Three become one: historic merger of seminaries in New York


This ambitious move has been in the works for many months, but yesterday it became a reality.  From the In My Backyard Desk (with a cheerful diaconal bow in the direction of The Anchoress):

Archbishop Dolan and his brother bishops of the Diocese of Brooklyn and the Diocese of Rockville Centre Nov. 10 jointly signed a joint operating agreement creating a single program of priestly formation for their three dioceses at St. Joseph’s Seminary in Dunwoodie beginning in September 2012.

The bishops also announced the formation of a comprehensive new program for the ongoing theological and spiritual enrichment of priests and permanent deacons, and a centralization of lay ministry programs to support the New Evangelization.

“By embarking together on a single program of priestly formation, we three bishops have demonstrated our commitment to providing the best training and preparation we possibly can for our future priests,” said Archbishop Dolan in his remarks to the media at Immaculate Conception Seminary in Huntington the evening the agreement was signed.

Archbishop Dolan, speaking on behalf of Bishop Nicholas DiMarzio of Brooklyn and Bishop William Murphy of the Diocese of Rockville Centre, expressed the prelates’ “immense confidence” in Msgr. Peter Vaccari, the current rector of Immaculate Conception Seminary and a priest of the Diocese of Brooklyn, who it was announced will become rector of St. Joseph’s Seminary at the beginning of the next academic year.

Speaking of his own seminary experience, first as a student and then as rector of North American College in Rome, Archbishop Dolan said it provided him with the opportunity to meet and form friendships with seminarians from throughout the United States. He said he envisions the potential for similar bonds forming among the approximately 100 seminarians from the three downstate New York dioceses, and possibly other dioceses, who will take up their priestly formation at St. Joseph’s Seminary in September.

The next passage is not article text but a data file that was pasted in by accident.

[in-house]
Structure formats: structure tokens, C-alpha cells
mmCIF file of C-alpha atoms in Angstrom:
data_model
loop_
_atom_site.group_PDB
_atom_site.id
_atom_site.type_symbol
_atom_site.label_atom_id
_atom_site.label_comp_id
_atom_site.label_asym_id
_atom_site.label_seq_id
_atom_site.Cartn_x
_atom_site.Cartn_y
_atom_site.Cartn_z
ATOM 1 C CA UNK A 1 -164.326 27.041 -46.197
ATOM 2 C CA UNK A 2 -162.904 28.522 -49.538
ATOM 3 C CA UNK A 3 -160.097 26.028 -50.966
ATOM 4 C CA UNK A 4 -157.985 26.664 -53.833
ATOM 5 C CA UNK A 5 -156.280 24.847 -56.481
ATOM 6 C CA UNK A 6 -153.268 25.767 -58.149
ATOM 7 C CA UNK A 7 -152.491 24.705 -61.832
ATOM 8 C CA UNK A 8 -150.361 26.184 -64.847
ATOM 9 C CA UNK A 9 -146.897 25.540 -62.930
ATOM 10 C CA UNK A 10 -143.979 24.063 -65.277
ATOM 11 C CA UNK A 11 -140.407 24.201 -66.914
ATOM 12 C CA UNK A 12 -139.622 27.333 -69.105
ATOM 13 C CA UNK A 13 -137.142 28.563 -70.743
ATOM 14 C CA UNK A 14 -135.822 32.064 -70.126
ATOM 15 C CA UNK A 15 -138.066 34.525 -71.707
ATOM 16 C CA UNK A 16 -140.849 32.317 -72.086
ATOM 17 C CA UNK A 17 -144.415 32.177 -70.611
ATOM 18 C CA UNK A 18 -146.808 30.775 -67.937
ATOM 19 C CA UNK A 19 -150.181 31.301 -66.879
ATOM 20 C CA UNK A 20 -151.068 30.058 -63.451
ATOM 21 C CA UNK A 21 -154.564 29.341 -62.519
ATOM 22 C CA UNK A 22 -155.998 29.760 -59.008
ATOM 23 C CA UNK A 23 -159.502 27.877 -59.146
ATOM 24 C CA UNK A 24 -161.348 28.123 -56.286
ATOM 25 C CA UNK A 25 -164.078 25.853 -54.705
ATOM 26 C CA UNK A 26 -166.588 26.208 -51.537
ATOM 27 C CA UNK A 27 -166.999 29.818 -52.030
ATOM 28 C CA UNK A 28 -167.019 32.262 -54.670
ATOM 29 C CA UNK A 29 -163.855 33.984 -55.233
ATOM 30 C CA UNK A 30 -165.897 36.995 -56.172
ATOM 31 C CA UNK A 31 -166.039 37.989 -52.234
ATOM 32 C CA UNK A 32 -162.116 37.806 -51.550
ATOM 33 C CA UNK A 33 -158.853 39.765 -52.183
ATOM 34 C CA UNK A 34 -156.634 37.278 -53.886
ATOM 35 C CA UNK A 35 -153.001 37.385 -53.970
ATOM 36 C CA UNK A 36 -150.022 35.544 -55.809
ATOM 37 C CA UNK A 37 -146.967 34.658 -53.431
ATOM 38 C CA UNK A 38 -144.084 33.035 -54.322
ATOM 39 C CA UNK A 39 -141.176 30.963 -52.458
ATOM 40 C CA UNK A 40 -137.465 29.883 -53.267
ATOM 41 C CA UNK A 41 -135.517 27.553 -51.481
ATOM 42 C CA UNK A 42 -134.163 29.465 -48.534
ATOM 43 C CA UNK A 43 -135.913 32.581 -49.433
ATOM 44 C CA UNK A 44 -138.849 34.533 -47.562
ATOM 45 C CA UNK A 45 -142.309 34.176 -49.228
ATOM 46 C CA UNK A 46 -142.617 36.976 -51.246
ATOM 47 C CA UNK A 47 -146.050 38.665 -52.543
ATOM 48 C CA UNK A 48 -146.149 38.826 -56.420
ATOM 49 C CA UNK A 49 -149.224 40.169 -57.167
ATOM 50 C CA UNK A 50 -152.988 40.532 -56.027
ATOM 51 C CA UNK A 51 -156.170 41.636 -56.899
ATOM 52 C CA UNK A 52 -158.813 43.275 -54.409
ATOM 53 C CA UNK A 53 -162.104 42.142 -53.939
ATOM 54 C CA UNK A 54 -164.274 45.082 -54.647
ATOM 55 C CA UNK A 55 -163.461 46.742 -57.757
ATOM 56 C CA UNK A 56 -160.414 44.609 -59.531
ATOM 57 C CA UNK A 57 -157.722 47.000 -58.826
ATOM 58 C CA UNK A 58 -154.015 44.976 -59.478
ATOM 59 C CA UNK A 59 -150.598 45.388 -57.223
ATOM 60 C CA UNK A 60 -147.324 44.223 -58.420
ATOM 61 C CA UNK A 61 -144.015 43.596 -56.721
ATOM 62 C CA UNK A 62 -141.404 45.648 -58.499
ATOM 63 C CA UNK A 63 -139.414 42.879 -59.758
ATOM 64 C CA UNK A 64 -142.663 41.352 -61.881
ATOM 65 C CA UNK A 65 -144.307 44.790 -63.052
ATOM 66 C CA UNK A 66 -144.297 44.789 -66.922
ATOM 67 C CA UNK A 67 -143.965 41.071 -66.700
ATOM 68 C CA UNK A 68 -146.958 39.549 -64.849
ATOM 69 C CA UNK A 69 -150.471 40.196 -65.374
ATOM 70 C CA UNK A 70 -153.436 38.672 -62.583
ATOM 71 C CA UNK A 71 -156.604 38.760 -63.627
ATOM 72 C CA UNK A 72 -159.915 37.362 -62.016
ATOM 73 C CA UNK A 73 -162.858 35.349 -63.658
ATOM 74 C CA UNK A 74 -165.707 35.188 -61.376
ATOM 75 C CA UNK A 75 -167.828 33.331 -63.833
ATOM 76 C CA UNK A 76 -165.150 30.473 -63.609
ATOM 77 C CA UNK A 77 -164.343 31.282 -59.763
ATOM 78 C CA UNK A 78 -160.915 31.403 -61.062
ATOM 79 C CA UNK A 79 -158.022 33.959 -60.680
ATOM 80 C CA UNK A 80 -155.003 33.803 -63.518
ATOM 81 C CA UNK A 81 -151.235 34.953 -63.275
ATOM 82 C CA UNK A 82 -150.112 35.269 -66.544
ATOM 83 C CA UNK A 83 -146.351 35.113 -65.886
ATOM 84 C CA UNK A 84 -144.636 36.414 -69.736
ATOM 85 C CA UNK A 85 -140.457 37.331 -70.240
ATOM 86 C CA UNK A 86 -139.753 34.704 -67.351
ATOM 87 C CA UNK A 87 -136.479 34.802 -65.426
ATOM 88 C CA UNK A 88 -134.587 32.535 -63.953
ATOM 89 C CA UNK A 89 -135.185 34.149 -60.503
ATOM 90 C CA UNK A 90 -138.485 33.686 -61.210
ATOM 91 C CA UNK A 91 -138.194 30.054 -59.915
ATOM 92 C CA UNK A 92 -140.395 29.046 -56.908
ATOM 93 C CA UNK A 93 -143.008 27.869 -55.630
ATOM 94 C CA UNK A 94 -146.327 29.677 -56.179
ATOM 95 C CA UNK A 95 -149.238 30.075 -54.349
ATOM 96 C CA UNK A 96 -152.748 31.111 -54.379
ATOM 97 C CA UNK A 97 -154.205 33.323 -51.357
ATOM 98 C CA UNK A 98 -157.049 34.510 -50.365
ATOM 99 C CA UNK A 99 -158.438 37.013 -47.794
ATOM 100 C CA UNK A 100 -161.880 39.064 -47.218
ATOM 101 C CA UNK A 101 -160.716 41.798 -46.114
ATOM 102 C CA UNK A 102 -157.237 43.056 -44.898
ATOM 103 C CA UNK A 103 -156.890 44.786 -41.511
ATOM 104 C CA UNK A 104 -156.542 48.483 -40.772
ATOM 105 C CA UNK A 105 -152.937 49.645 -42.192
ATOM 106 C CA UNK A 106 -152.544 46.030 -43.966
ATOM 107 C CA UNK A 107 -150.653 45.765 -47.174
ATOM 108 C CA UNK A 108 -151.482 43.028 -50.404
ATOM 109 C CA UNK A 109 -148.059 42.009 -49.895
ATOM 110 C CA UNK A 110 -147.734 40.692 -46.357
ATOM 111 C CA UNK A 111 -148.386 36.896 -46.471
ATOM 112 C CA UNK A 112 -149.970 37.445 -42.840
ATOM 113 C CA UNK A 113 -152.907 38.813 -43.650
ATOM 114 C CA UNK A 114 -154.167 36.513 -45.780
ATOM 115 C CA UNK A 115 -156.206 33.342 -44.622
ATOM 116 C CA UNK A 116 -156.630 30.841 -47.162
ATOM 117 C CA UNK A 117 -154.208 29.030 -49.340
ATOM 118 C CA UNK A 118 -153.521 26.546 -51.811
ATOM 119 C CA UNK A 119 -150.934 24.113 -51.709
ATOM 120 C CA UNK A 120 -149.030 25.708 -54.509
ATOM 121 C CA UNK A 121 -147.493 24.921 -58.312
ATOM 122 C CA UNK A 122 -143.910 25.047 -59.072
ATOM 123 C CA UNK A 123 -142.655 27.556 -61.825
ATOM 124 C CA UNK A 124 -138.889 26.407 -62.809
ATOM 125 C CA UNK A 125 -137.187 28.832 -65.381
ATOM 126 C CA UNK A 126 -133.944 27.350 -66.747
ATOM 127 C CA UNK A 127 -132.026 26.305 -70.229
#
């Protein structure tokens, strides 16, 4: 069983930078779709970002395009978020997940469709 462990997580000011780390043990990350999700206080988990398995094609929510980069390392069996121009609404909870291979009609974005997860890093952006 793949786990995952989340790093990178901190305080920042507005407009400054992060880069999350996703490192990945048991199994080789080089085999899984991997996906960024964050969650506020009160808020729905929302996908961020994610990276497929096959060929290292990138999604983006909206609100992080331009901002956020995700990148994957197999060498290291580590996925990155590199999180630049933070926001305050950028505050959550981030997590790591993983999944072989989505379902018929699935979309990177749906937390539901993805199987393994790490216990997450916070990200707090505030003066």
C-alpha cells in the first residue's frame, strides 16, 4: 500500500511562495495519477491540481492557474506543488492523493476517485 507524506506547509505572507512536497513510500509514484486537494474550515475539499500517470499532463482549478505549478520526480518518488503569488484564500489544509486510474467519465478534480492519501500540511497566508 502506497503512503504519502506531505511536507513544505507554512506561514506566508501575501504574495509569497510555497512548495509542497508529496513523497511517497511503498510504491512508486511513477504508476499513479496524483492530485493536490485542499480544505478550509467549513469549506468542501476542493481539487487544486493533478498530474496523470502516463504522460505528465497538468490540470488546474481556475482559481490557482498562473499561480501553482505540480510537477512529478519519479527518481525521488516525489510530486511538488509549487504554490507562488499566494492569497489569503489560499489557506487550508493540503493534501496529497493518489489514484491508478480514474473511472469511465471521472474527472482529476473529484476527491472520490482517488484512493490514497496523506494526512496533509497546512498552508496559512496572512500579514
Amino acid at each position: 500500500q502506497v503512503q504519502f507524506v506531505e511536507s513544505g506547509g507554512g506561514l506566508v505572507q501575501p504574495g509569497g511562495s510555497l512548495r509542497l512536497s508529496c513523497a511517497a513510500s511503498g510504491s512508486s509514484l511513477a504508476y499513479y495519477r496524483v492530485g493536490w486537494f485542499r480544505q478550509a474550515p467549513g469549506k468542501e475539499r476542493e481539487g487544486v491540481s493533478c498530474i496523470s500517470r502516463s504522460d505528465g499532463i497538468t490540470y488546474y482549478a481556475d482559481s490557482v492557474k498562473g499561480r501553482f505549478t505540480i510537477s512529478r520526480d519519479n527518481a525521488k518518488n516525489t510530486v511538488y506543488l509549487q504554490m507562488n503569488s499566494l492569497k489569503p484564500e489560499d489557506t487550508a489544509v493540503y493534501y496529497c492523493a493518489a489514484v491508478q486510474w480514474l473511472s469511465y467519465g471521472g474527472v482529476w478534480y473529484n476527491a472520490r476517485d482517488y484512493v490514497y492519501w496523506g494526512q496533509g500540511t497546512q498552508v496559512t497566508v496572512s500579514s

“We’re going to be providing them with the opportunity to form friendships and relationships that will stay with them for the rest of their lives,” the archbishop said.

With St. Joseph’s Seminary soon to begin serving men from all three dioceses studying for the priesthood, Bishop Murphy said he believes that seminarians studying there will benefit from an even higher quality of instruction and formation than currently exists at Dunwoodie or Immaculate Conception Seminary.

“In my judgment and expertise, the quality of programs we have today at Dunwoodie and Huntington, put together, will be an even greater program for the future,” Bishop Murphy said at the signing ceremony.

The single seminary for priestly formation is far from the only area of cooperation between the three dioceses specified in the agreement. Immaculate Conception Seminary, Huntington, will be home to a new institute dedicated to the ongoing spiritual and pastoral formation of priests. The Sacred Heart Institute for the Ongoing Formation of Clergy will have regular programs of theological and spiritual enrichment for priests and permanent deacons and will also include the new Verbum Domini (Word of the Lord) Preaching Institute, as well as formation programs for international priests and special workshops for new priests.